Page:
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Re: Lowering pH when adding hard water nutrients to soft water
- To: "Aquatic Plants Digest" <Aquatic-Plants at actwin_com>
- Subject: Re: Lowering pH when adding hard water nutrients to soft water
- From: "David A. Youngker" <nestor10 at mindspring_com>
- Date: Sat, 2 Sep 2000 15:38:13 -0400
- References: <200009020748.DAA20666 at actwin_com>
> Date: Fri, 1 Sep 2000 20:07:19 -0400
> From: Susi Barber
> >...If you enter the CO2-KH-pH Table at a KH of 4 you'll find...
> OKAY! where do I find a copy of this table?
> >The only mention of fish you made was that you didn't have room...
> I have 4 male guppies and two small zebra danios in the 6 gal...
> 1 male dwarf gourami in the 3 gal. I said no to the J. Floridae
> because I don't think they will combine well with the guppies!...I am
> going to just stay with the guppies and the gourami until I get a bigger
Aha - the Guppies would probably prefer something a little harder anyway.
The idea that was presented by Patricia is a handy one for small tanks.
Instead of carefully calculating and measuring very small quantities of
compounds to coincide with the small changes, make a "standardized" stock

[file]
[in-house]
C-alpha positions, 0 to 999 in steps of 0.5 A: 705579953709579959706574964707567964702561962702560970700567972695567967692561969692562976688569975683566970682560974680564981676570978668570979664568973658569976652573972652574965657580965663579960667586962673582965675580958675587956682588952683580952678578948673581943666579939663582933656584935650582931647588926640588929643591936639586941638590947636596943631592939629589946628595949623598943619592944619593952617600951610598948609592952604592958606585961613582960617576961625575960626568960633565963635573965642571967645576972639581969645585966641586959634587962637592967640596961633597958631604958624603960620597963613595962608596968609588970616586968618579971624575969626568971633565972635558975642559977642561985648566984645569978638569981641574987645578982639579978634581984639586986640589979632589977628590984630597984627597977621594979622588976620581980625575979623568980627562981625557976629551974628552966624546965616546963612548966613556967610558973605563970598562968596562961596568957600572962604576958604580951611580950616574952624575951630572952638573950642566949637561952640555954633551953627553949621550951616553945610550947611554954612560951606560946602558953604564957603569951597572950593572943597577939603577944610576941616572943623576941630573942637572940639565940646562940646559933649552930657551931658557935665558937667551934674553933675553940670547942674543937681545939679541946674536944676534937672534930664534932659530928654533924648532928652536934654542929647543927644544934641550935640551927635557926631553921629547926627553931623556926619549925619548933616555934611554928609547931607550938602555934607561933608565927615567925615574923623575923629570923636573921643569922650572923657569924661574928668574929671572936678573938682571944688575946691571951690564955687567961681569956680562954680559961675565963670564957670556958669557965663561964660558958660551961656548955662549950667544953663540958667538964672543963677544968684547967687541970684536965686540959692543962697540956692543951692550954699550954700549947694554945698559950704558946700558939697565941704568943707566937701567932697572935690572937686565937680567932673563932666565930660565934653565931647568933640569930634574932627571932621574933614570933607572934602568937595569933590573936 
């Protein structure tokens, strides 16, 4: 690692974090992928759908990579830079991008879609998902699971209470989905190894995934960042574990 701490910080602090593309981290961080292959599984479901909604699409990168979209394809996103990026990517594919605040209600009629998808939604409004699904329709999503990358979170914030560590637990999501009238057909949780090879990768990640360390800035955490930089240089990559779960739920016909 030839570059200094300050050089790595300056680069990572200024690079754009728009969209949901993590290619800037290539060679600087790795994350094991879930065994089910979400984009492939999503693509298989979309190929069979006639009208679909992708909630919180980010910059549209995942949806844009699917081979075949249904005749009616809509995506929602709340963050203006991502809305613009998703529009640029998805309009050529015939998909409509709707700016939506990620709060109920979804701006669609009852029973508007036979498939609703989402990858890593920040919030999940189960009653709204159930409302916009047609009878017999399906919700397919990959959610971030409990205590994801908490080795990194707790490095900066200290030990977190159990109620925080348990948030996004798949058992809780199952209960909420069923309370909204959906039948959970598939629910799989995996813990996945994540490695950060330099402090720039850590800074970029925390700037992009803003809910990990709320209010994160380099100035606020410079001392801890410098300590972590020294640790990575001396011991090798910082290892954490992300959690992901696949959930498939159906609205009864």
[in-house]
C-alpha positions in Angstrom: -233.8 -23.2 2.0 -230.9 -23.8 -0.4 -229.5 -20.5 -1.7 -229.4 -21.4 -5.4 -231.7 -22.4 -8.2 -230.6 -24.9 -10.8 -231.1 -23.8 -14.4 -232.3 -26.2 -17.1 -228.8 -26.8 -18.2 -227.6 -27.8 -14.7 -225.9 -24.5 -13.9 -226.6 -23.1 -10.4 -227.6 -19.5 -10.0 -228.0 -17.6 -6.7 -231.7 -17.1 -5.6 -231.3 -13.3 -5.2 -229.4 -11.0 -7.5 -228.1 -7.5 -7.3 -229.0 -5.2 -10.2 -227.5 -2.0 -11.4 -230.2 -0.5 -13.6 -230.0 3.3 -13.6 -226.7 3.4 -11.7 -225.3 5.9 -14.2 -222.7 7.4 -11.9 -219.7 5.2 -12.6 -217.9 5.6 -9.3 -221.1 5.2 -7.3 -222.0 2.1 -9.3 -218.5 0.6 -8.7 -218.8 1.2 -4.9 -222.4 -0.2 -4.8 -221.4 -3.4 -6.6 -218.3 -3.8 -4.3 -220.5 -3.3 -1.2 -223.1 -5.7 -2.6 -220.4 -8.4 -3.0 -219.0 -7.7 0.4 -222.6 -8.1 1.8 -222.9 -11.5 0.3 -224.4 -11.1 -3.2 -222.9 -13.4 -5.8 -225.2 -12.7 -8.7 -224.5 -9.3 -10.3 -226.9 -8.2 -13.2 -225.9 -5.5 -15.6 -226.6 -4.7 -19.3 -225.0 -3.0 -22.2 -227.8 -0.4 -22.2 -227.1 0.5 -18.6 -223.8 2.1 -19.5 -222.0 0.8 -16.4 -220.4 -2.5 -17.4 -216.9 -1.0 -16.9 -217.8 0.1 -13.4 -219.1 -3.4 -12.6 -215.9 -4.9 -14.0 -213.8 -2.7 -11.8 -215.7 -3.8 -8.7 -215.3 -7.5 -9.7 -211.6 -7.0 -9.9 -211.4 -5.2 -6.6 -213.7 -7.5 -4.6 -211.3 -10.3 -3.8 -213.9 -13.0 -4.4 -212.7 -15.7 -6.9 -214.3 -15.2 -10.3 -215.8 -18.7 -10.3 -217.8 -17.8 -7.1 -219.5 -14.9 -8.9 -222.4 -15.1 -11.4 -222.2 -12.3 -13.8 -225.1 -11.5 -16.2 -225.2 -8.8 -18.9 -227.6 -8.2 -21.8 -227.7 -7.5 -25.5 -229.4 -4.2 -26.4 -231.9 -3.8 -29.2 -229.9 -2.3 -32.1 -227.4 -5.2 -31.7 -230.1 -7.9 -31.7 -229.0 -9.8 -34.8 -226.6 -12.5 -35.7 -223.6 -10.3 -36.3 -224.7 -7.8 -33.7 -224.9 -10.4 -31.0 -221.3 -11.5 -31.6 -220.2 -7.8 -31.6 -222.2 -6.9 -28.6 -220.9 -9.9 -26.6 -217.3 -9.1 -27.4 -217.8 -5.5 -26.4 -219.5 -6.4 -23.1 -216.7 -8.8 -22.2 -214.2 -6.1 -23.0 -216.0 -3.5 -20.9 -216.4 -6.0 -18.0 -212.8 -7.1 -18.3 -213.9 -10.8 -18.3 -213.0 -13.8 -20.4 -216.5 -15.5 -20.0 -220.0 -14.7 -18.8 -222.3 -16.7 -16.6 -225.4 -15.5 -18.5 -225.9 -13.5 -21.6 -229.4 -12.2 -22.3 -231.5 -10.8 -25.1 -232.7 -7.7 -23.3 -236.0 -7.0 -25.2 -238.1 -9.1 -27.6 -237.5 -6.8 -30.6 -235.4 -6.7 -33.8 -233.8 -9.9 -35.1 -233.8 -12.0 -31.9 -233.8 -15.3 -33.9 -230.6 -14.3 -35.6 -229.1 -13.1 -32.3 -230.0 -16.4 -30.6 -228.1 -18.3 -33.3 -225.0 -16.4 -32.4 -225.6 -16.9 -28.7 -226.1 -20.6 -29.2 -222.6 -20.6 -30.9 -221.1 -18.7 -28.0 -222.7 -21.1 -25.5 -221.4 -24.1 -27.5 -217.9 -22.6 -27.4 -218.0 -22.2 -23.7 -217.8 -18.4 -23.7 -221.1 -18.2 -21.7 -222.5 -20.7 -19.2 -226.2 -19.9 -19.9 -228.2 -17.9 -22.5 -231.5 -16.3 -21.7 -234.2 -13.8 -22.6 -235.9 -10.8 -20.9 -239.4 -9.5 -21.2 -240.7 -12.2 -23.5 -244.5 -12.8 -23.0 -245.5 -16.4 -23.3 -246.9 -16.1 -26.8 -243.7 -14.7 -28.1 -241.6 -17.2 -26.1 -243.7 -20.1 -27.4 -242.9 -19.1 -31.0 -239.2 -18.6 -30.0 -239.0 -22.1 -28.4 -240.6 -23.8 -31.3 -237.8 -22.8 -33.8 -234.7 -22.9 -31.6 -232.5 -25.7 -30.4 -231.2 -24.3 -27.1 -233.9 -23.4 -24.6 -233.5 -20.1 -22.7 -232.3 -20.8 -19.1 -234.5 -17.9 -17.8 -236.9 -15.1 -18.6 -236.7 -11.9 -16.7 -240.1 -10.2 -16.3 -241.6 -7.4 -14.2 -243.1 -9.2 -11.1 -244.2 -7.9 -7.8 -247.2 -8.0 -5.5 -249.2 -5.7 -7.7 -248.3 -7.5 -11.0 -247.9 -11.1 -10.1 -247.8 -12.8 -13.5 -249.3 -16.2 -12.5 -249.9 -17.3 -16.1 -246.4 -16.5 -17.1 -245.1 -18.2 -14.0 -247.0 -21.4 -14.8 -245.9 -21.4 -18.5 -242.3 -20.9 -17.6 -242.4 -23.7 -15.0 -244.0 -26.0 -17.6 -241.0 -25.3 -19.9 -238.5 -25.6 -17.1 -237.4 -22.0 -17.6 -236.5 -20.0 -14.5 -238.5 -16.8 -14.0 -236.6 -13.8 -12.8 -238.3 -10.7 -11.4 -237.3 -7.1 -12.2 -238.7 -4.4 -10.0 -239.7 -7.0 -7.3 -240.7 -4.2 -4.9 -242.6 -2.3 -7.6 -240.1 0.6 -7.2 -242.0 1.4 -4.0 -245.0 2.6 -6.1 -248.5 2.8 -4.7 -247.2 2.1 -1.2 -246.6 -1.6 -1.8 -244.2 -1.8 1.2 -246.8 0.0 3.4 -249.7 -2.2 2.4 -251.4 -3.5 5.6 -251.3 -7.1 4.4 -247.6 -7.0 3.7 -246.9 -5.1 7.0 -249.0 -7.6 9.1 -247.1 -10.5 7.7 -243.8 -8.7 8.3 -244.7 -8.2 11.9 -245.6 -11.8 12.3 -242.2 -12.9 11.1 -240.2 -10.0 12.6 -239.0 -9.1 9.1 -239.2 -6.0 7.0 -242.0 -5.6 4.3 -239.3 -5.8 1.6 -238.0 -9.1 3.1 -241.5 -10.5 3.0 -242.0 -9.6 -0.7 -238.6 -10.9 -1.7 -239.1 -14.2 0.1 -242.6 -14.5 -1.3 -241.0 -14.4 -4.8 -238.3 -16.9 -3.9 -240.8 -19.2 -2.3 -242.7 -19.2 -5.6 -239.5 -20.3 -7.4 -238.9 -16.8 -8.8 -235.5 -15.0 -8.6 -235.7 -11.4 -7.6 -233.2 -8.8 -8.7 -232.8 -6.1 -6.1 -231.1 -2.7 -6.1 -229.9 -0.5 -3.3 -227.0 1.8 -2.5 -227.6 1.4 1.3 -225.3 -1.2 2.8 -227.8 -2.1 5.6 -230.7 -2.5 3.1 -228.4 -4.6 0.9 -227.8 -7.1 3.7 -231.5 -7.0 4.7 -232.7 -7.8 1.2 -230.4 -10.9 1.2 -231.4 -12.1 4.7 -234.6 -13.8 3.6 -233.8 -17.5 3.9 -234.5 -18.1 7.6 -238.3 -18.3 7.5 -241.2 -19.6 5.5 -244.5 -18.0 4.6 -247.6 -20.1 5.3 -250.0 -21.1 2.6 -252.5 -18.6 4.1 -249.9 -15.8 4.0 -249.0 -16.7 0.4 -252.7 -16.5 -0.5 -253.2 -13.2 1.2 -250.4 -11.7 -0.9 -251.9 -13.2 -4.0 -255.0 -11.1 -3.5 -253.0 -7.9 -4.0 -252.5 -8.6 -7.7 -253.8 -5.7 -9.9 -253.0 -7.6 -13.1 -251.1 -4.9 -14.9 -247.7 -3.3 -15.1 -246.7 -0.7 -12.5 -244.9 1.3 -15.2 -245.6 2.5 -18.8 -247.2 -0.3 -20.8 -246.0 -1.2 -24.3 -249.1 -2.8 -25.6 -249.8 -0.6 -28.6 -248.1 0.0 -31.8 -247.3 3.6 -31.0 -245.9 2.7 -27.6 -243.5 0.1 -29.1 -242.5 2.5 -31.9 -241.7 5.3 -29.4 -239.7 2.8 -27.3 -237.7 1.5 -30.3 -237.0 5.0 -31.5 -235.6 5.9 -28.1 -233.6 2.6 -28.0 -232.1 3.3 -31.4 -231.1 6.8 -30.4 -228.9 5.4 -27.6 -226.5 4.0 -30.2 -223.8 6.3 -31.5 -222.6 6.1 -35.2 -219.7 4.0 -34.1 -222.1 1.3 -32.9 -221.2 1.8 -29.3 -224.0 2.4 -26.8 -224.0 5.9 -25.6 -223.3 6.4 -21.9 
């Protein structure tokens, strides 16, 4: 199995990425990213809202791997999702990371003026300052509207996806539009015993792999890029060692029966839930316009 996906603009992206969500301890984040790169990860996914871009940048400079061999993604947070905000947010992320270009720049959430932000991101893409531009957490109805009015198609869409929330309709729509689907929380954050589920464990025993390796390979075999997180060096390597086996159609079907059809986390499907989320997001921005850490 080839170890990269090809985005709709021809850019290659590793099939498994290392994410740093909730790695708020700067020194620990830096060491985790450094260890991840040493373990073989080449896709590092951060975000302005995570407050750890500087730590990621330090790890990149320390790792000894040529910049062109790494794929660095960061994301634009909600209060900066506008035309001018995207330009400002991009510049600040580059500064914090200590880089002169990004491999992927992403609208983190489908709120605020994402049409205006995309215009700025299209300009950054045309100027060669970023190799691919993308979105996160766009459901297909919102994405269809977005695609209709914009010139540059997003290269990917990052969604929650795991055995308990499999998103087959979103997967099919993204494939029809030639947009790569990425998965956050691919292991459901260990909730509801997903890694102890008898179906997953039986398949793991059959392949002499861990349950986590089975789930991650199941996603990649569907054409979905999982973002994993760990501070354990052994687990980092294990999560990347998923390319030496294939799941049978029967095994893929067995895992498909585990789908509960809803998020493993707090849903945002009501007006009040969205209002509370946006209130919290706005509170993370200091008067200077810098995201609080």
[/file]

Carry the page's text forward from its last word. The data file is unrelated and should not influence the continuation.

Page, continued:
solution that can be added to the change water. You could then take, say, a
1/4-tsp. measure of calcium chloride, magnesium sulfate and baking soda and
mix into a gallon of water in a plastic milk jug. (If you do indeed have the
calcium carbonate tablets, use one of them instead of the calcium chloride
*and* the sodium bicarb.) Shake it until thoroughly dissolved, wait a day
for it to stabilize, then measure its parameters. If you _always_ add the
same amount to the gallon of fresh water, then its concentrations should
remain fairly constant.
Once the parameters of your stock solution is established, you can easily
determine how much of it to add to your in-going change water. It's easy to
calculate because reducing concentrations is linearly responsive - if you
want to cut it in half, double the amount of water without adding anything
As an example, if your stock solution sits at 200 ppm, your tap comes out at
50 ppm and you want a final result of 100 ppm, then you would mix the tap
and solution at a 3:1 ratio (3 qt. of 50 and 1 qt of 200 = 1 gal of 100).
It makes a world of difference in your approach...
David A. Youngker
nestor10 at mindspring_com